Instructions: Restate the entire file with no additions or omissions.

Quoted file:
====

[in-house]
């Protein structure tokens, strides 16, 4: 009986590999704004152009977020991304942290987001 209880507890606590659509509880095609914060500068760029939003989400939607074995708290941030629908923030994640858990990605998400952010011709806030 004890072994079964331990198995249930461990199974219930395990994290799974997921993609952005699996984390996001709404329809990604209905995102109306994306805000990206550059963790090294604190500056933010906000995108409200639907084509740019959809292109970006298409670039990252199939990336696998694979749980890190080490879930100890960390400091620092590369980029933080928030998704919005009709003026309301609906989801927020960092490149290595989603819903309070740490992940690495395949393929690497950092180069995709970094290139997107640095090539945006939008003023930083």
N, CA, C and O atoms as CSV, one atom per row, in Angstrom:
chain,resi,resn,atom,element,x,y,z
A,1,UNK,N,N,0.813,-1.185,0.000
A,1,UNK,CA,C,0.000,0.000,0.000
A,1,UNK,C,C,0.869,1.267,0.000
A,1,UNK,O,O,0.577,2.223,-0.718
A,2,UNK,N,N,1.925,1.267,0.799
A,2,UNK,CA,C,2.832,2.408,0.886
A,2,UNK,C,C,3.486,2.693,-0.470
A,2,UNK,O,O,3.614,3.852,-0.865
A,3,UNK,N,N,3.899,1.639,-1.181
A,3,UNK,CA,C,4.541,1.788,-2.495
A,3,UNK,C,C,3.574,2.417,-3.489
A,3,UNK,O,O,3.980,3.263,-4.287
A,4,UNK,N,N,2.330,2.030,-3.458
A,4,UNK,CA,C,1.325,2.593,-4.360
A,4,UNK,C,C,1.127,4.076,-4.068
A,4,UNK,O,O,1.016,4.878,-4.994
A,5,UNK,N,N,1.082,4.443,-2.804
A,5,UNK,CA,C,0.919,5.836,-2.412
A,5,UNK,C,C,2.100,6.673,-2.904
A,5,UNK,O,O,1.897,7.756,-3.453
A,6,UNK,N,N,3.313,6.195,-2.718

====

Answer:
[in-house]
């Protein structure tokens, strides 16, 4: 009986590999704004152009977020991304942290987001 209880507890606590659509509880095609914060500068760029939003989400939607074995708290941030629908923030994640858990990605998400952010011709806030 004890072994079964331990198995249930461990199974219930395990994290799974997921993609952005699996984390996001709404329809990604209905995102109306994306805000990206550059963790090294604190500056933010906000995108409200639907084509740019959809292109970006298409670039990252199939990336696998694979749980890190080490879930100890960390400091620092590369980029933080928030998704919005009709003026309301609906989801927020960092490149290595989603819903309070740490992940690495395949393929690497950092180069995709970094290139997107640095090539945006939008003023930083």
N, CA, C and O atoms as CSV, one atom per row, in Angstrom:
chain,resi,resn,atom,element,x,y,z
A,1,UNK,N,N,0.813,-1.185,0.000
A,1,UNK,CA,C,0.000,0.000,0.000
A,1,UNK,C,C,0.869,1.267,0.000
A,1,UNK,O,O,0.577,2.223,-0.718
A,2,UNK,N,N,1.925,1.267,0.799
A,2,UNK,CA,C,2.832,2.408,0.886
A,2,UNK,C,C,3.486,2.693,-0.470
A,2,UNK,O,O,3.614,3.852,-0.865
A,3,UNK,N,N,3.899,1.639,-1.181
A,3,UNK,CA,C,4.541,1.788,-2.495
A,3,UNK,C,C,3.574,2.417,-3.489
A,3,UNK,O,O,3.980,3.263,-4.287
A,4,UNK,N,N,2.330,2.030,-3.458
A,4,UNK,CA,C,1.325,2.593,-4.360
A,4,UNK,C,C,1.127,4.076,-4.068
A,4,UNK,O,O,1.016,4.878,-4.994
A,5,UNK,N,N,1.082,4.443,-2.804
A,5,UNK,CA,C,0.919,5.836,-2.412
A,5,UNK,C,C,2.100,6.673,-2.904
A,5,UNK,O,O,1.897,7.756,-3.453
A,6,UNK,N,N,3.313,6.195,-2.718